Self-Reliance and other Essays by Ralph Waldo Emerson


“Self-Reliance,” is considered Emerson’s most influential and important essay.  His message is that we should trust our instincts and listen to our own inner promptings.  If we have truths that are influencing us, others will also have the same instincts and influences: what we say based on these inner thoughts will resonate with others.

“To believe your own thought, to believe that what is true for you in your private heart is true for all … That is genius,” Emerson writes. “Speak your latent conviction, and it shall be the universal sense; for the inmost in due time becomes the outmost.”

Avoid conformity, do your own thing, recognize and listen to your own conscience and do what you believe is right are the core messages in "Self-Reliance." The result may be that society is critical but that is not important to Emerson.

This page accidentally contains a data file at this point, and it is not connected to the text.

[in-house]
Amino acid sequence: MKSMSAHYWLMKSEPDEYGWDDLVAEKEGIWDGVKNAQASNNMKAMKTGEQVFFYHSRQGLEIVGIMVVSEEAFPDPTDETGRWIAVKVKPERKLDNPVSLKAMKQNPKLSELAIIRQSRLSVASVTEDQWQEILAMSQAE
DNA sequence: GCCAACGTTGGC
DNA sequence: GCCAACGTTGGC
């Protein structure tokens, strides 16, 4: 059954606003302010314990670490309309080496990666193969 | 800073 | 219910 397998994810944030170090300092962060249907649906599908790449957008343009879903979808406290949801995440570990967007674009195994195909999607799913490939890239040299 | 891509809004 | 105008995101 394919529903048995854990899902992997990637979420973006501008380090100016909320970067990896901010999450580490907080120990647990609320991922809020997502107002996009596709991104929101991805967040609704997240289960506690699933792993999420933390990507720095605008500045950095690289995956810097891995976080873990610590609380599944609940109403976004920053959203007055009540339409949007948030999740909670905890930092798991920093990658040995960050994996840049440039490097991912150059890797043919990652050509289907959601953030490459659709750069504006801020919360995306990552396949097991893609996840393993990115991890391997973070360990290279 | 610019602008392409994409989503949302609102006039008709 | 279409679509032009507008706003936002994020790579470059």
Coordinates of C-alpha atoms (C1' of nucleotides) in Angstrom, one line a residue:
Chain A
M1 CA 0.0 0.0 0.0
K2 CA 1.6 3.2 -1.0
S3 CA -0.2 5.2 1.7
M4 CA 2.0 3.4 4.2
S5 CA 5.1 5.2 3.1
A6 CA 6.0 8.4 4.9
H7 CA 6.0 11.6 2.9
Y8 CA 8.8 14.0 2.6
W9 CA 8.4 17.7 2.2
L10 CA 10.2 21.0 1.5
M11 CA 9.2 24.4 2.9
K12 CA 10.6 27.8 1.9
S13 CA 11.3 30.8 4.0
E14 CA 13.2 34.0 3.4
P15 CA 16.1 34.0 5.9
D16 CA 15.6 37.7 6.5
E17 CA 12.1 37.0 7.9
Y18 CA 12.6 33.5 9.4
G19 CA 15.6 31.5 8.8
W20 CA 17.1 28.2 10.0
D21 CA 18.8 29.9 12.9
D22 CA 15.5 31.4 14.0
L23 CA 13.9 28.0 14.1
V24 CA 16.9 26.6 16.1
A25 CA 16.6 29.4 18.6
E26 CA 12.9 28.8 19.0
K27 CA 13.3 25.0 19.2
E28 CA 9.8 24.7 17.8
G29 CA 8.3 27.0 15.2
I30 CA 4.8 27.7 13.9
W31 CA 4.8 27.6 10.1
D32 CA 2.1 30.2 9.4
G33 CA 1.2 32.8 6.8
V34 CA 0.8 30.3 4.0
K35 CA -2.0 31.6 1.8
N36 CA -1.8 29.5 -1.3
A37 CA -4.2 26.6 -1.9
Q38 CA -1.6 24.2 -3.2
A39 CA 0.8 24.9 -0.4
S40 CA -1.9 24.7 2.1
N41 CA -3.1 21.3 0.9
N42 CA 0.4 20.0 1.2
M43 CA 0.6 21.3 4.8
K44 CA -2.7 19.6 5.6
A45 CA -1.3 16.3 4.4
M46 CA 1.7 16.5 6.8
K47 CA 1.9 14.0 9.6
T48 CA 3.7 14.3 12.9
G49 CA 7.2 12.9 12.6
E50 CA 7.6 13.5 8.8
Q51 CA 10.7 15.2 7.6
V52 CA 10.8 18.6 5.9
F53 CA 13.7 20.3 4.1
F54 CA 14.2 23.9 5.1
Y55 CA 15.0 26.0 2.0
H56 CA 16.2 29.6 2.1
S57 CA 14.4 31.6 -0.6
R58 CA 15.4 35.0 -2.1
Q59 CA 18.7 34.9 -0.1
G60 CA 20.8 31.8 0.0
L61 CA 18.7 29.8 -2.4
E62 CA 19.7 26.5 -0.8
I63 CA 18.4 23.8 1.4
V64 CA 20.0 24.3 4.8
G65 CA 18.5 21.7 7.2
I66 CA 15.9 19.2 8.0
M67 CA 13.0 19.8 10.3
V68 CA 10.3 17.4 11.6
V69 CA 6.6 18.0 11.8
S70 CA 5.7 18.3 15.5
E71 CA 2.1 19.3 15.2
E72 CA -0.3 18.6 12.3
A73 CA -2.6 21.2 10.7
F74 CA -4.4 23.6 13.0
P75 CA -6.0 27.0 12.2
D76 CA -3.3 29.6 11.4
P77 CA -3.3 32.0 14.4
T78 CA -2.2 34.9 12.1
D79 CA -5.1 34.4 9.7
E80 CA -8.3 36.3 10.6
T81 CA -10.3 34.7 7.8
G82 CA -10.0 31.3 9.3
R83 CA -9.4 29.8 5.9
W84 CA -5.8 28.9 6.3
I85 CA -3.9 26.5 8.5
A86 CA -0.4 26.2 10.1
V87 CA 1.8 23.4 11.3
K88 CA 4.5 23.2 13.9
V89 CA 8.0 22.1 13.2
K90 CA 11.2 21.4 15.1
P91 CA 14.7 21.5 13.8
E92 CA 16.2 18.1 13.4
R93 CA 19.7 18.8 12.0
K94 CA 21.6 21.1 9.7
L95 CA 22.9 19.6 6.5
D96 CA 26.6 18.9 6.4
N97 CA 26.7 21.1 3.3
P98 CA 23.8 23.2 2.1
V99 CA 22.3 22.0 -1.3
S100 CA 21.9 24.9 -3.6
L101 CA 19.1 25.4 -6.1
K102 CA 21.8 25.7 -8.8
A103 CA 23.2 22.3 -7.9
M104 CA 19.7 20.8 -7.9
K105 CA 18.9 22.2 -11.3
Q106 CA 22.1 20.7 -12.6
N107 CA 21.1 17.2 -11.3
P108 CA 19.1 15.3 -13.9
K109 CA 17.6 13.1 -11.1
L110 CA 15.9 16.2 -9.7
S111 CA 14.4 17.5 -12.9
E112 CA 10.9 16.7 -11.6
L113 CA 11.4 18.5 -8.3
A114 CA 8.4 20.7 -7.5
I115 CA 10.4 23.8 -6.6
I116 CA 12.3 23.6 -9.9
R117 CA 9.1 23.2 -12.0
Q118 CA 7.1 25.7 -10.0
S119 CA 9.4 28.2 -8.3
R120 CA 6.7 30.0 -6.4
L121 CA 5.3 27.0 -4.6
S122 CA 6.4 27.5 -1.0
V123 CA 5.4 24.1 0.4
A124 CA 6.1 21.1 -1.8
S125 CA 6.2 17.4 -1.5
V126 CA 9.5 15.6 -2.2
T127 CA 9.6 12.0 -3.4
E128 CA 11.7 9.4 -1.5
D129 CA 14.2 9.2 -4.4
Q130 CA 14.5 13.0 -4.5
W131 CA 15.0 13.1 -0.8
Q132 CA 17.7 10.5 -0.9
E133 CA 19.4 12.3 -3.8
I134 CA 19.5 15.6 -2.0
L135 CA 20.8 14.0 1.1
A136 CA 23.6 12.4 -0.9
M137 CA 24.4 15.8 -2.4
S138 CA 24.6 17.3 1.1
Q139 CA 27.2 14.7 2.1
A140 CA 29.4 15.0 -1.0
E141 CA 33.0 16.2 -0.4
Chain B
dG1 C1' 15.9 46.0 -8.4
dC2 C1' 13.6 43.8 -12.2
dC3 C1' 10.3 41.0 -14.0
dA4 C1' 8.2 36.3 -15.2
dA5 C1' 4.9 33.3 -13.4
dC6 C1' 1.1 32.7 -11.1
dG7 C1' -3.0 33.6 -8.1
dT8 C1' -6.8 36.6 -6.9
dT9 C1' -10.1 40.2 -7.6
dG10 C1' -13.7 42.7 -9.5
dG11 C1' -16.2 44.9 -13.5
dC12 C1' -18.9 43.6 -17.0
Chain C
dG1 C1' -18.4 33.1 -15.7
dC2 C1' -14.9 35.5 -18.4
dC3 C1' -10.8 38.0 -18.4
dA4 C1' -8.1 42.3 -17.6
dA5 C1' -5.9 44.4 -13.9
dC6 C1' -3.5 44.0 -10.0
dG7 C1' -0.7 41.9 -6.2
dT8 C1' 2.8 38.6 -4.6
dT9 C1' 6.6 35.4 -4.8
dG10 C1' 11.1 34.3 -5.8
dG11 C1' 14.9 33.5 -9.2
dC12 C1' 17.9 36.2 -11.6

Self-reliance defines independence. Growing your own food and thinking and taking actions without the influence of others.

Ralph Waldo Emerson attended Harvard at the age of 14, where he studied to become a minister. He moved away from the ministry and became a public speaker expressing his philosophical views and gathering followers in a group called the Transcendentalist Club. This book also contains some of Emerson's other best-known essays and his address to the Harvard Divinity School.


“Nothing can bring you peace but yourself.” 

“Whoso would be a man must be a nonconformist.”

 "I like thethe silent church before the service begins, better than any preaching.”

“Ne te quaesiveris extra." (Do not seek for things outside of yourself)” 

“You will always find those who think they know what is your duty better than you know it.”  

“Do your work, and I shall know you. Do your work, and you shall reinforce yourself.”